Ans. B. Intrauterine malposition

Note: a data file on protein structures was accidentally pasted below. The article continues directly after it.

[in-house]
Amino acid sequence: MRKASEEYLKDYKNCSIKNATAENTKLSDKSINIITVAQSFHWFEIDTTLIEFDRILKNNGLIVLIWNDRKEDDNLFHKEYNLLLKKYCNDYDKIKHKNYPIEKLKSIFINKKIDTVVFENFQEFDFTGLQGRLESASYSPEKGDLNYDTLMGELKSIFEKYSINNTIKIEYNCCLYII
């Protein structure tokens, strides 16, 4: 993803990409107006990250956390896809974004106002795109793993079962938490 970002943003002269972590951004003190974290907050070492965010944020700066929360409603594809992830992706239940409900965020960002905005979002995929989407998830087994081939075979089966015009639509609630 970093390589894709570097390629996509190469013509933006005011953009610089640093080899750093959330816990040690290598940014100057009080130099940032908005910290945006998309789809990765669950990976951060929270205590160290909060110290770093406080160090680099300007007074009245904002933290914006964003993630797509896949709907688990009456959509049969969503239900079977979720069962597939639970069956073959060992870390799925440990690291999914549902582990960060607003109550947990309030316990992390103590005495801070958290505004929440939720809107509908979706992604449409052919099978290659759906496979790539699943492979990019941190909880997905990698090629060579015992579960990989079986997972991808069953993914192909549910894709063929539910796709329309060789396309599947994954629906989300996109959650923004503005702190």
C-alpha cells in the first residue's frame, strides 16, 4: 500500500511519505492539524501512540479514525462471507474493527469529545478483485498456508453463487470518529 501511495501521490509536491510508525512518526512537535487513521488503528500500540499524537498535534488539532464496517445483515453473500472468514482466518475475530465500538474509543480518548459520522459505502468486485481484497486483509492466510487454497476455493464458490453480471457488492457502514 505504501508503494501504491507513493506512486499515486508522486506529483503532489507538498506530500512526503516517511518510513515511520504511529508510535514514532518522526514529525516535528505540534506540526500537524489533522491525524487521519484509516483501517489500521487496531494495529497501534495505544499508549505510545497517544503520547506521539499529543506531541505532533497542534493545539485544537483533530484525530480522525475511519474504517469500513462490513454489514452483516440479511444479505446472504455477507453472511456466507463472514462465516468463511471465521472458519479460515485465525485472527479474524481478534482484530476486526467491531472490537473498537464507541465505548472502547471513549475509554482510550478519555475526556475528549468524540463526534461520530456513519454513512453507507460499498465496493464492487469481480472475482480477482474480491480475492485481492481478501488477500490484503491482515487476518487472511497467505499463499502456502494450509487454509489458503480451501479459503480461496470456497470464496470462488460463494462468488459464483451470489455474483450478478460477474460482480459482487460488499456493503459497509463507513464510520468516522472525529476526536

Explanation: This infant has congenital torticollis, which typically develops by 2 to 4 weeks of age. It is most commonly caused by malposition of the head in utero or birth trauma (eg, breech delivery), both of which can result in sternocleidomastoid muscle (SCM} injury and fibrosis. Rarely, it can be due to cervical spine deformities (eg, cervical hemivertebrae, C1-C2 subluxation, or cervical vertebral fusion}. Children with congenital torticollis may have additional musculoskeletal anomalies, including hip dysplasia, metatarsus adductus, and talipes equinovarus. The diagnosis of congenital torticollis is made clinically. On physical examination, the head is tilted toward the affected side with the chin pointed away from the contracture. A soft-tissue mass may be palpable in the inferior one-third of the affected SCM. Plagiocephaly and facial asymmetry may be seen in severe cases. Radiographs of the cervical spine should be performed to rule out associated vertebral abnormalities.